Myocardial infarction in dogs with acute and gradual occlusion of the circumflex or right coronary arteries.код для вставкиСкачать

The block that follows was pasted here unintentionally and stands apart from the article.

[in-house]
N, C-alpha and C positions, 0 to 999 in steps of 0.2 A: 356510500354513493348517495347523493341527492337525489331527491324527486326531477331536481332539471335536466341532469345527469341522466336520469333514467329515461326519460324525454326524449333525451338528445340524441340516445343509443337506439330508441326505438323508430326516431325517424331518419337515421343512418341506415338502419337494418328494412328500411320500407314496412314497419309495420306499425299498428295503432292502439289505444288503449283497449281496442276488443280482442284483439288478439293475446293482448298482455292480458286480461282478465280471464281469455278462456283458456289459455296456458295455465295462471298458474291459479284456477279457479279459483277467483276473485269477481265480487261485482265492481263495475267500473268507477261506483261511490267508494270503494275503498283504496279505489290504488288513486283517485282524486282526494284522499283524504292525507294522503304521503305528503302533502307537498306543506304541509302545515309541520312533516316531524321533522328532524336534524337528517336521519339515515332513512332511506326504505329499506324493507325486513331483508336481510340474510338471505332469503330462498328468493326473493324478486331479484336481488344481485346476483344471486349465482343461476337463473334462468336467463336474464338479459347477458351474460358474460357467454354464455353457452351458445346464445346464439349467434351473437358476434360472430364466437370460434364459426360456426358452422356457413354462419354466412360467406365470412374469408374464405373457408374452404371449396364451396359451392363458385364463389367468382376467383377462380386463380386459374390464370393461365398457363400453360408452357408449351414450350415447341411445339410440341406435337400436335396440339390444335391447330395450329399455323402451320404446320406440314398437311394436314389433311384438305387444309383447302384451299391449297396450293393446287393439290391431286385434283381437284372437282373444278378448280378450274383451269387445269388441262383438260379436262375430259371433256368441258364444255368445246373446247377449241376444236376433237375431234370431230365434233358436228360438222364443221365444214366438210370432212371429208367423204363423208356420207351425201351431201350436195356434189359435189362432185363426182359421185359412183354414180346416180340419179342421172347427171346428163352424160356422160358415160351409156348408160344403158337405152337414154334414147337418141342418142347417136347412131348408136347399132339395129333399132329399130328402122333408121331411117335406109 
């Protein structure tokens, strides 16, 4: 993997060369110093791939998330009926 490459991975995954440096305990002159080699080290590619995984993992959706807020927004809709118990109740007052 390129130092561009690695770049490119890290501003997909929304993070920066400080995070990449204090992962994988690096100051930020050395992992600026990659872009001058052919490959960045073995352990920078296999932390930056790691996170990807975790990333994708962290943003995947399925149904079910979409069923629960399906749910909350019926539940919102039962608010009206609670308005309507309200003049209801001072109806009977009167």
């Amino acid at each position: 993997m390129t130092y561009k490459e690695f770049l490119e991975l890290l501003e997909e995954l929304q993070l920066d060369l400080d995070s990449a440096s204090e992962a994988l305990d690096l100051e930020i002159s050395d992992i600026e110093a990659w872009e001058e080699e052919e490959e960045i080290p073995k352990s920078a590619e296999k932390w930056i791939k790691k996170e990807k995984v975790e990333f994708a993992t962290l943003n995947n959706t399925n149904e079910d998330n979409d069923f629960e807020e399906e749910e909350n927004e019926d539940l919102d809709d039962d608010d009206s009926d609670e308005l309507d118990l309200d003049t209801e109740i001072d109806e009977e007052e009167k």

THE ANATOMICAL RECORD 204:113-122 (1982) Myocardial Infarction in Dogs With Acute and Gradual Occlusion of the Circumflex or Right Coronary Arteries JACK L. WILSON AND KONRAD W. SCHEEL Departments of Anatomy (JL.WJ and Physiology and Biophysics (K.W.S.), University of Tennessee Center for the Health Sciences, Memphis, TN 38163 ABSTRACT This study was designed to quantitate and describe the incidence and magnitude of myocardial infarction in the canine heart following acute and gradual occlusion of the circumflex or right coronary arteries. In animals with acute occlusion, the circumflex artery was ligated just distal to the bifurcation of the left coronary artery for 4 hr (seven dogs). Gradual occlusion was produced by placing an Ameroid occluder on the circumflex artery for 1 month (nine dogs), 3 months (nine dogs), and 5 months (eight dogs) and on the right coronary artery for 3 months (nine dogs). Ten dogs served as controls. At the end of the experiments the dogs were sacrificed, and identification of myocardial infarction was made with an enzyme-mapping technique in dogs with acute occlusion and with histological methods in dogs with gradual occlusion. The volume of ventricular infarction was determined with the use of an Apple I1 Computer and graphics tablet. After 3 months, gradual occlusion of the right coronary artery produced a 22% incidence of infarction which was significantly less (P <.01, x2) than the 67% incidence observed with 3 months of gradual circumflex occlusion. The average infarct volume produced by gradual right coronary occlusion was 0.94 + 0.69%. The average volume of left ventricular infarction in animals with circumflex acute occlusion was 15.6%+ 6.6 and the incidence of infarction was 100%.With gradual occlusion of the circumflex artery for 1,3, and 5 months, average left ventricular infarction was 2.02 ? 1.01%, 3.13 f 1.53%, and 2.96 2 1.35%, respectively. There were no significant differences in the amount of damage observed among the three groups with gradual occlusion, and the average incidence of infarction for these three groups was 76%.In the 1-, 3- or 5-month animals with circumflex occlusion, no additional areas of necrosis subsequent to the original damage were found, indicating that infarction is a single event in this model of gradual occlusion. These results suggest that infarct size is determined primarily by factors at the time of total occlusion and that gradual occlusion allows sufficient time for collateral growth, thereby limiting the extent of myocardial injury. Although acute coronary occlusion and the ensuing development of myocardial infarction have been studied extensively (Baughman et al., 1981; Jugdutt et al., 1979; Lowensohn et al., 1976; Marcus et al., 1976; Miura et al., 1979; Rose et al., 1976; Willerson et al., 19771, this type of occlusion is not typical of atherosclerosis in man, which causes a gradual occlusion over a long period of time. Gradual coronary occlusion may allow time for preexisting collaterals to grow and compensate partially or completely for the diminished blood flow to the myocardium of the impaired vascular bed 0003-276W82/2042-0113$03.000 1982 ALAN R. LISS, INC (Bloor, 1974;Cohen, 1978; Schaper et al., 1967; Schaper, 1971; Scheel et al., 1976). Thus, gradual occlusion may result in an absence o r a considerable reduction of myocardial necrosis as compared to acute coronary occlusion, which consistently produces myocardial infarction (Miura et al., 1979; Rivas et al., 1976). Therefore, in the present investigation, our first purAddress reprint requeststo Dr. Jack L. Wilson, Department of Anatomy, University of Tennessee Center for the Health Sciences, 875 Monroe Avenue, Memphis, TN 38163. Received June 5,1981; accepted June 22,1982. 114 J.L. WILSON AND K.W. SCHEEL pose was to determine the incidence and magnitude of myocardial infarction with gradual occlusion and compare them with infarction following acute occlusion. The hemodynamic aspects of gradual occlusion and coronary collateralization have been reported previously (Schaper, 1971; Scheel et al., 1976,1979). Our purpose was to provide further evidence concerning the role of coronary collaterals in myocardial damage. In clinical studies, 17-22% of patients with myocardial infarction have shown additional myocardial necrosis 2-17 days following the original damage (Hutchins and Bulkley, 1978; Reid et al., 1974). The atherosclerotic disease process develops slowly with simultaneous involvement of numerous coronary vessels. Therefore, it is difficult to determine if this additional myocardial necrosis develops as an extension from the originally injured myocardium or is due to a progressive occlusion of other vessels involved in the disease process. The model of gradual coronary occlusion used in this study (Ameroid technique) is a pure form of single-vessel occlusion without involvement of other arteries. Therefore, it was possible to determine if this single-vessel type of coronary occlusion produces time-delayed infarctions. Previous studies have shown that collateralization in dogs is an active process up to 5 months followingAmeroid occlusion (Scheel et al., 1976, 1980). In the second aspect of this study, we observed animals after 1, 3, and 5 months of occlusion to determine whether, during this time when collaterals are growing,there are any additional areas of myocardial infarction that might develop following the original injury. In the final aspect of this study, we investigated the extent of infarction in right versus left gradual coronary occlusion. Because the work load of the right ventricle is less than that of the left ventricle, which pumps against a higher pressure a t the same cardiac output (Lowensohn et al.,1976; Peter et al., 1972;Ram0 et al., 1970; Ratliff et al., 19701, this comparison was expected to reveal whether a difference in work load could alter the susceptibility to infarction. METHODS In this study, 53 young adult male dogs weighing between 15 and 18 kg were used. All chronic dogs were examined for a normal electrocardiogram (leads I, 11,111)and negative microfilariae before being accepted into a conditioning program in which they were treated for intestinal parasites and vaccinated for distemper and hepatitis. Gradual Circumflex and Right Occlusion The basic protocol for animals with gradual occlusion was to place an Ameroid constrictor on the circumflex or right coronary artery of the dogs and allow them to remain caged for either 1, 3, or 5 months. In these groups the Ameroid constriction was placed close to the origin and proximal to any branches of the respective vessels. The Ameroid constrictor consists of a plastic material encased in a stainless steel ring that is slipped onto the artery. The Ameroid plastic is a hygroscopic material that swells with the absorption of tissue fluids and results in total occlusion of the vessel in 17-18 days (Schaper, 1971). Surgical placement of the Ameroid constrictor on the circumflex artery followed careful sterile procedures previously described in detail (Scheel et al., 1976, 1977). At the termination of the study the animals were sacrificed for histopathological examinations. The animals were divided into five groups. Group I consisted of ten control dogs. Gradual circumflex occlusion was produced by placing an Ameroid constrictor on the circumflex artery in group I1 (nine dogs) for 1 month, in group I11 (nine dogs) for 3 months, and in group IV (eight dogs) for 5 months. In group V gradual occlusion of the right coronary artery was produced by placing an Ameroid occluder on the right coronary artery (nine dogs) for 3 months. Following the above periods of Ameroid occlusion, the hearts were removed from the animals, and the aorta was attached to a constant-pressure (100 mmHg) reservoir filled with normal saline. In animals with Ameroid occlusion, a cannula was placed in the circumflex or right artery just distal to the occluder and connected by tubing to the reservoir. The coronary vessels were flushed with normal saline and then perfused with 1 liter of McDowell’s fixitive for 20 min (McDowelland Trump, 1976). After fixation, each heart was examined for complete coronary occlusion by the Ameroid. The hearts were cut into 7.5-mm thick transverse slices with a Hobart meat slicer. The slices were stored in 1 liter of fresh McDowell’s fixative for an additional week, dehydrated, and embedded in paraffin. From each slice, 7 p.m sections were cut with a sledge microtome. The sections were stained with hematoxylin-eosin, Movat’s pentachrolhe (Russell, 1972), and Gomori’s one-step trichrome (Wells, 1966) con- MYOCARDIAL INFARCTION FOLLOWING CORONARY OCCLUSION nective tissue stains to identify areas of myocardial infarction. Using whole heart histologic sections from each of the transverse slices described above, the endocardial outlines of the left ventricle including the septum were traced on drawing paper. The free wall of the right ventricle was traced separately. The necrotic regions from each slice were projected with a B&L microprojector and traced separately on drawing paper. Depending on the size of the infarct, a x 2.7, x 5, or x 12 low-power objective was used. A careful effort was made to include all necrotic and infarcted regions in the drawings. This was accomplished by constantly changing to higher-power magnification to determine the borders and location of infarcts of all sizes. The extent of myocardial infarction was quantitated utilizing an Apple I1 computer and its associated graphics tablet. After the tracings were completed, the following calculations were made: (1) The area of the left ventricle, including the septum, was calculated as the area within the borders circumscribed by the epicardial surface of the ventricular wall and the right side of the septum (A1)and the ventricular endocardial border (A2). The total area of the left ventricle in each slice was defined as A1-A2. The area of each slice was multiplied by the slice thickness (7.5 mm) to obtain volume measurements (Ginks et al., 1974). The volumes of the slices were summed to give the total volume of the left ventricle, VT. (2) The total volume of infarction, VYI,for each heart was determined separately as the sum of all necrotic regions traced for each slice, corrected for magnification factors, and multiplied by slice thickness. (3)The magnitude of infarction was expressed in percent volume of the left ventricle, and calculated as the ratio of total infarct volume and total left ventricular volume (VMnINT x 100). Right ventricular areas and volumes were determined in a similar manner. 115 age was determined by the TTC (triphenyl tetrazolium chloride) enzyme-mapping technique (Lie et al., 1975). The hearts were sliced transversely at a thickness of 1 cm. The slices were washed in cold water and incubated at 37°C in a solution of 'M'C for 45 min. The ischemic myocardium was grayish in color and normal myocardium was bright red. The quantitation of acute myocardial damage followed the technique described for animals with gradual circumflex occlusion. The normal and damaged areas of the slices were traced on clear mylar, and the calculations were made with the use of the Apple graphics tablet as described above. RESULTS This study was designed to describe and quantitate myocardialinfarction followingacute and gradual occlusion of the coronary arteries. In this section the histopathological changes observed with these two types of occlusion will be presented separately. Control Animals Group I There was no evidence of myocardial infarction or ischemia observed in any of the control animals. Gradual Circumflex and Right Coronary Occlusion Group I1 (circumflex occlusion, 1 month) There was a 77% incidence of myocardial infarction of the left ventricle in this group of dogs (Table 1).The average volume of damaged left ventricle in animals with infarction was 2.02%,with most animals (five dogs) showing less than 1.0%volume of infarction (Table 1). Infarcts in the five animals with least damage consisted of small, focal (1-2 mm2) areas of fibrosis located in the endocardial and midAcute Circumflex Occlusion myocardial levels at the posterior papillary and A 4-hour acute occlusion of the circumflex posteriolateral aspeds of the left ventricle (Fig. artery was produced in eight dogs (group VI) 1). Histologically, these infarcts were a t least and the extent of myocardial necrosis was de- 1 week old, and the necrotic muscle had been termined with an enzyme-mapping technique. replaced by collagen tissue with elongated fiThe general surgical procedure was similar to broblasts scattered evenly throughout. In the two animals with greater than 1%left that used in Ameroid application. A suture was placed around the circumflex artery and li- myocardial damage, infarction involved the gated for a period of 4 hr. No drugs or external portion of the left ventricle typically supplied methods were used to control fibrillation. One by the circumflex artery. This included the posanimal died from ventricular fibrillation dur- terior papillary muscle, adjacent septum, and the posteriorlateral and lateral wall of the left ing the experiment. At the end of 4 hr the dogs were sacrificed, ventricle (Fig. 2). The areas of damage were and the anatomical extent of myocardial dam- found in the sections taken midway between 116 J.L. WILSON AND K.W. SCHEEL TABLE I . Myocardial infarction Infarction volume as percent' of total left or right ventricle Number of dogs within infarct range Group n Incidence II (circumflex, 1mo Ameroid) I11 (circumflex, 3-mo Ameroid) IV (circumflex, 5-mo Ameroid) Total V (right 5-mo Ameroid) VI (circumflex acutd-hr) 9 77 9 - x S.E. 0.03-1.0% 1.0-5.5C 5.5-10.0% 2.02 * 1.01 5 1 1 - - 67* 3.13 1.53 2 3 1 - - 8 88 2.96 k 1.35 4 2 1 - 26 9 76 22 2.70 2 0.35 0.94 2 0.69 11 1 6 1 - 3 - - - 7 100 15.6 f 6.6** - - 2 3 I 2 2 10.&20% 20-26% 'Percent = values based only on do with infarction. *Different from group V, P < .01 **Differentfmm groups XI, 111, IV, P < ,001, (analysis of variance). (,$ base and apex of the hearts. They were limited to the inner half of the myocardium with no epicardial involvement. In both animals histological examination indicated that a large core of necrotic muscle was in the process of being removed. Surrounding the necrotic muscle was a large cellular band of numerous fibroblasts and macrophages with few lymphocytes and eosinophils (Fig. 3). Peripheral to the necrotic core, we observed a large area of collagen fibers and fibroblasts with an active vascular proliferation typical of reparative tissue at this stage. These vessels were very numerous and evenly dispersed throughout the infarcted area (Fig. 3). Group I11 (circumflex occlusion, 3 months) In this group the incidence of infarction was 67%, and the average volume of infarction was 3.13% (Table 1). The small infarcts consisted of areas of subendocardial fibrosis older than that observed at one month (group11).The larger infarcts also showed further aging changes from those observed at 1 month and were found in the inner half of the myocardium. All remnants of necrotic muscle within the infarct had been removed at 3 months, and the collagen fibers and fibroblasts were beginning to arrange themselves into parallel bundles (Fig. 4). No recent infarcts were observed. There was a general reduction in the degree of vascularization within the infarct compared to that seen in group 11. However, there were areas within the infarcts in which vascularization was still prominent and concentrated. Group IV (circumflex occlusion, 5 months) The incidence of left ventricular infarction in this group was 88% with a 2.96%average volume of ventricular damage (Table 1). Microscopically, the infarcts were located in the subendocardium and inner half of the myocardium and were older than those observed in the previous groups. The smaller lesions (four dogs) were comprised of compact bundles of collagen with few scattered fibroblasts. The larger infarcts (three dogs) consisted of an almost acellular scar tissue of dense collagen in the septal, posterior, and posteriolateral areas of the left ventricle. The cellular content was limited to fibroblasts, and the increased vascular growth observed in earlier infarcts had disappeared except at the periphery of some of the large scar areas (Fig. 5). Group V (right coronary occlusion, 3 months) Myocardial infarction was found in 22% of the animals (Table 1).The average volume of infarction was 0.94%of the right ventricle. The infarcts were found exclusively in the free wall of the right ventricle; and although the right ventricular free wall was thin, the pathological changes were located in the inner half of the MYOCARDIAL INFARCTION FOLLOWING CORONARY OCCLUSION Fig. 1. Group 11 (circumflex, 1-moAmeroid). An example of a small, focal area of subendocardial fibrosis (F)frequently found in the posterior papillary muscle. Hematoxylin and eosin. x 40. 117 Fig. 2. Group I1 (circumflex, 1-mo Ameroid). A midlevel, transverse section through the entire heart showing a large myocardial infarct in the posterior and posteriolateral aspects of the left ventricle (arrows). Note large core of necrotic muscle (N) in posterior papillary muscle. Right ventricle (R).Movat’s pentachrome stain. x 1. 118 J.L. WILSON AND K.W. SCHEEL myocardium. The infarcts consisted of small (approximately 1 mm2)collagen scars with few fibroblasts and, histologically, appeared similar to the small lesions observed with three months of circumflex occlusion. There were no lesions in the septum or the left ventricle. Acute Occlusion Group VI Infarcts were found in all of the seven animals that survived 4 h r of acute circumflex occlusion (Table 1).The average volume of left ventricular infarction was 15.6%,ranging from 8% to 26%. In each animal, the infarcts involved very large areas of the lateral, posterior, and the adjacent septa1 aspects of the left ventricle. The lesions were found in all slices from the apex to the base of the hearts (Fig. 6). The color intensity of the TTC staining consistently was prominent after 4 hr of occlusion, and infarcts could be outlined by the unaided eye. Statistical Observations Using an analysis of variance, no significant differences were found between the volumes of infarction with 1, 3, or 5 months of circumflex occlusion (groups 11,111, IV, see Table 1).Also, there was no significant difference in the volume of infarction between animals with right occlusion (group V) and animals with 3 months of circumflex occlusion (group 111). However, there was a significant difference (P <.01, x2) between the incidence of infarction found in animals with right coronary occlusion (group V) compared to animals with gradual circumflex occlusion (group 111).There was also a significant difference (P <.001) between the volume of infarction found in animals with acute circumflex occlusion (group VI) and animals with gradual circumflex occlusion (groups 11, 111, or IV). DISCUSSION In this study, we were able to compare myocardial damage following acute and gradual coronary occlusion using similar quantitative methods. The results show a large reduction in the extent of myocardial infarction of the left ventricle following gradual circumflex occlusion (2.7%)when compared to acute circumflex occlusion (15.8%), and a lower incidence of infarction with gradual occlusion (70%)than acute occlusion (100%).Following gradual right occlusion, the average amount of right ventricular infarction (0.94%)was less than with left myocardial infarction but was not statis- tically different from 3 months of gradual circumflex occlusion. However, the incidence of infarction was considerably less with right occlusion (22%)as compared with circumflex occlusion (67%, P <0.01, x2). To our knowledge, this is the first study to quantitate and compare myocardial infarction following acute and gradual occlusion of the circumflex artery using similar procedures. Other studies with gradual occlusion referred to the incidence of infarction but have not quantitated the magnitude of infarction (Flameng et al., 1973, 1975a,b, 1979; Schaper et al., 1967). Myocardial Znfarction With Circumflex Occlusion Magnitude of Infarction Acute occlusion. In a number of recent studies, investigators have reported a wide range in magnitude of infarction with acute coronary occlusion. Reimer and Jennings (1979) reported that 31% of the left ventricle was infarcted with permanent circumflex occlusion in dogs after 4 days. In conscious dogs, average left ventricular infarct sizes of 10.6%(Jugdutt et al., 1979),19%(Rivaset al., 1976),and 21.3% (Baughman et al., 1981) have been reported 2-6 days after permanent acute occlusion of the circumflex artery. In animals with acute occlusion of the circumflex artery followed by reperfusion, infarction of 10%(Lowe et al., 1978) and 15.4%(Baughman et al., 1981) of the left ventricle has been observed. Other studies that investigated acute occlusion of the anterior descending artery, reported infarction of 21% (Willerson et al., 1977) and 22% (Miura et al., 1979) of the left ventricle. In this study, 4 hr of acute circumflex occlusion produced a 15.6% infarction of the left ventricle. This result is within the range observed by other investigators. The variability of infarct sue between the various studies could be due to the conditions and methodologiesunder which the experiments were performed (consciousdogs, anesthetized dogs, permanent occlusion, occlusion followed by reperfusion, and site of ligation). Gradual Occlusion. The results from the animals in this study indicate that a considerably smaller volume of myocardial infarction (2.7%) occurs with gradual occlusion. The size of myocardial damage could be limited because collaterals are given sufficient time to grow and provide blood flow to the impaired vascular bed during the time the gradual occlusion occurs (Bloor, 1974; Schaper, 1971). Fig. 3. Group 11(circumflex 1-moAmeroid). Higher magnification at edge of necrotic core of muscle (N) observed in Figure 2. Note the large cellular band ( C ) of fibroblasts and macrophages surrounding the necrotic muscle and the adjacent large area of scar tissue and vascular proliferation. Hematoxylin and eosin. x 40. Fig. 4. Group 111 (circumflex, 3-mo Ameroid). Infarcted area from animal showing condensation and parallel arrangement of collagen fibers and fibroblasts with a reduction of vascularization within the infarct from that observed in group II. Hematoxylin and eosin. x 40. Fig. 5. Group N (circumflex, 5-mo Ameroid). Portion of a large infarct showing a dense area of scar tissue with vascularization restricted to the periphery (p) of the infarct. Hematoxylin and eosin. x 40. Fig. 6. Group N (circumflex, 5-mo Ameroid). Transverse slices from a heart of an animal with acute circumflex coronary occlusion for 4hr. Slices are labeled a-g from apex to basal end of the heart. Posterior edges of the hearts are to the right of the illustration. Infarcted areas appear white and normal myocardium appears dark with the TTC staining technique. Infarcted areas were consistently found in the septa], posterior, and posteriolateral aspects of the left ventricle. 120 J.L. WILSON AND K.W. SCHEEL Our results also showed that with gradual occlusion of a single vessel no additional areas of infarction were found subsequent to the original damage. Although the exact time of myocardial infarction can not be pinpointed, the histological evidence suggests the occurrence to be coincident with total Ameroid occlusion. Using the classical, sequential, and characteristic pathological events of infarction described in dogs (Barrie and Urback, 1957; Bing, et al., 19561, our careful examinations of the slides made it possible to differentiate new infarcts that might have occurred after the initial time of occlusion in the 1-, 3-, and 5-month animals. In group 11, studied a t 1 month (12-14 days after total occlusion), no recent necrotic areas were observed. In groups I11 and IV, studied a t 3 and 5 months, the infarcts were found in various stages of healing and repair, which became progressively more advanced in the 5month group. This indicates that the extent of infarction was related to the hemodynamics of the vasculature a t the time of occlusion. In this single-vesseltype of gradual occlusion, no new areas of infarction developed beyond the original injury. This suggests that the additional myocardial necrosis reported in clinical studies of atherosclerosis (Hutchins and Bulkley, 1978; Reid et al., 1974) probably develops from the simultaneousprogression of the disease in other vessels and/or branches of the same vessel. Incidence of Infarction Acute Occlusion. Infarction was found in all animals with acute (4-hr) occlusion of the circumflex, which is consistent with previous studies (Miura et al., 1979; Rivas et al., 1976). Gradual Occlusion. Schaper and colleagues have reported an incidence of infarction ranging from 15%to 50%following gradual (Ameroid) occlusion of the circumflex artery of the dog (Flameng et al., 1973, 1975a,b; 1979 Schaper et al., 1967; Schaper, 1971). The lesions were described as small, subendocardial infarcts in the posterior left ventricular wall. Schaper (1979)has reported recently that, with improved techniques, a higher incidence of infarction was observed than previously reported. In other studies, the incidence of patchy subendocardial fibrosis of the posterior papillary muscle was reported in 17% of the dogs after 6 months of Ameroid occlusion (Lambert et al., 1977) and in 28% of dogs with 5 and 8 weeks of Ameroid occlusion (Neil1 and Oxendine, 1979). The present results indicated a higher incidence of left ventricular infarction (6748%).The higher incidence observed in this study probably is due to the fact that smaller infarcts were found by using ~ 4 3 0magnification. Incidence and Magnitude of Myocardial Infarction With Gradual Right Coronary Occlusion The present study found the magnitude of infarction to be less in right coronary artery occlusion (0.94%)than in circumflex occlusion (3.13%)studied after a n equivalent time (Table 1). Because only two animals developed infarctions after right coronary occlusion, it was not possible to demonstrate that the difference in magnitude of damage was statistically significant. There was a significantly greater incidence of left ventricular infarction when compared to right (P <.01, x2), as shown in Table 1. A possible explanation for this observation is that ventricular work output for the left heart is greater than for the right, resulting in a decreased susceptibility of the right myocardium to infarction following coronary occlusion. This proposal is supported by the observation that when right ventricular hypertension, induced by pulmonary stenosis, was produced prior to right Ameroid occlusion, right infarction was found in 80%of pigs (Peter et al., 1972; Ratliff et al., 1970). In the absence of hypertension, these investigators did not find right ventricular infarction. It could be argued that the work loadigm of right coronary perfusion territory is identical to that of the left circumflex; however, it recently has been shown (Scheel et al., 1982) that the perfusion territory of the right coronary artery (22.5gm) is about one half that of the circumflex (52.9gm in 16-18 kg dogs), while the average pressure in the right ventricle is one fifth to one sixth that of the left ventricle (Guyton, 1981). Factors Influencing Infarct Size Three basic factors that can influence or limit the size of a n infarct following gradual coronary occlusion have been proposed: (1) the rate of development of a collateral network from pre-existing or innate collaterals within the heart, (2) the number and caliber of collaterals available a t time of occlusion, and (3) the size of the occluded vascular bed. The rate of collateral development stimulated by gradual occlusion is critical in limiting infarct size, since this will determine the status of the collateral circulation at the time of total occlusion. This is evidenced by the greatly reduced infarct size seen in gradual versus acute occlusion. MYOCARDIAL INFARCTION FOLLOWING CORONARY OCCLUSION In dogs with gradual occlusion, collateral growth continues beyond the time of total occlusion. There is a very rapid and significant epicardial collateral growth a t one month which plateaus after 5-6 months of circumflex occlusion (Schaper, 1971; Scheel et al., 1976). Also, intramyocardial collateral growth from the septa1 artery has been shown to contribute approximately 25% of the collateral circulation to the major coronary arteries (Scheel et al., 1980). Since the amount of necrosis appears to be dictated by the rate of growth and number of collaterals available at the time of total occlusion, continued collateral growth would serve to increase the coronary reserve to the remaining viable myocardium. The second factor reported to influence infarct size is the number and caliber of collateral vessels available to provide blood flow to the impaired vascular bed at the time of occlusion (Maroko et al., 1971; Schaper, 1979; White et al., 1978).In Ameroid dogs, the number and size of preexisting collaterals was sufficient to reduce the volume of infarcts to about one sixth of those observed after acute occlusions. A third influence on the extent of myocardial infarction has been reported to be the size of the perfusion territory of the occluded vascular bed (Lowe et al., 1978). Lowe et al. (1978) examined why occlusion of the same coronary artery at identical anatomical sites in dogs resulted in a significant variation in the size of infarcts. Their results indicated a direct correlation between the amount of necrosis and size of the occluded circumflex bed (myocardium a t risk). Since coronary flow to the occluded vessel is supplied via collaterals, the collateral circulation is in series with the impaired vascular bed. Because of this series connection, flow to the impaired vascular bed is a function of the sum of the resistances of the collateral and coronary vasculature. Therefore, it would seem more reasonable to propose that infarct size is determined by the relationship between the amount of collateral flow available and the size of the vascular bed supplied by the collaterals. For example, if there was a large collateral blood supply perfusing a small vascular bed, then infarction might not develop. However, if one assumes the same bed size but a significantly reduced collateral flow, infarction might occur. Thus, it is not the size of the perfusion territory, nor the collateral circulation alone, that determines the magnitude of infarction, but the ratio of the collateral resistance to perfusion-territory resistance. This principle could 121 apply to animals with either acute or chronic occlusions.However, with gradual coronary occlusion, the ratio decreases due to collateral development which decreases the probability of infarction (Bloor, 1974; Schaper, 1971). The results of this study support this concept, since infarct size with gradual occlusion was considerably less than that seen with acute occlusion. ACKNOWLEDGMENTS This study was supported by USPHS grant HL24323 and Tennessee Heart Association grant R07-3005-92. We would like to thank Mrs. Rhonda Williams and Mrs. Hue-ly Guan for excellent technical assistance and Ms. Bequi Krell for secretarial assistance. 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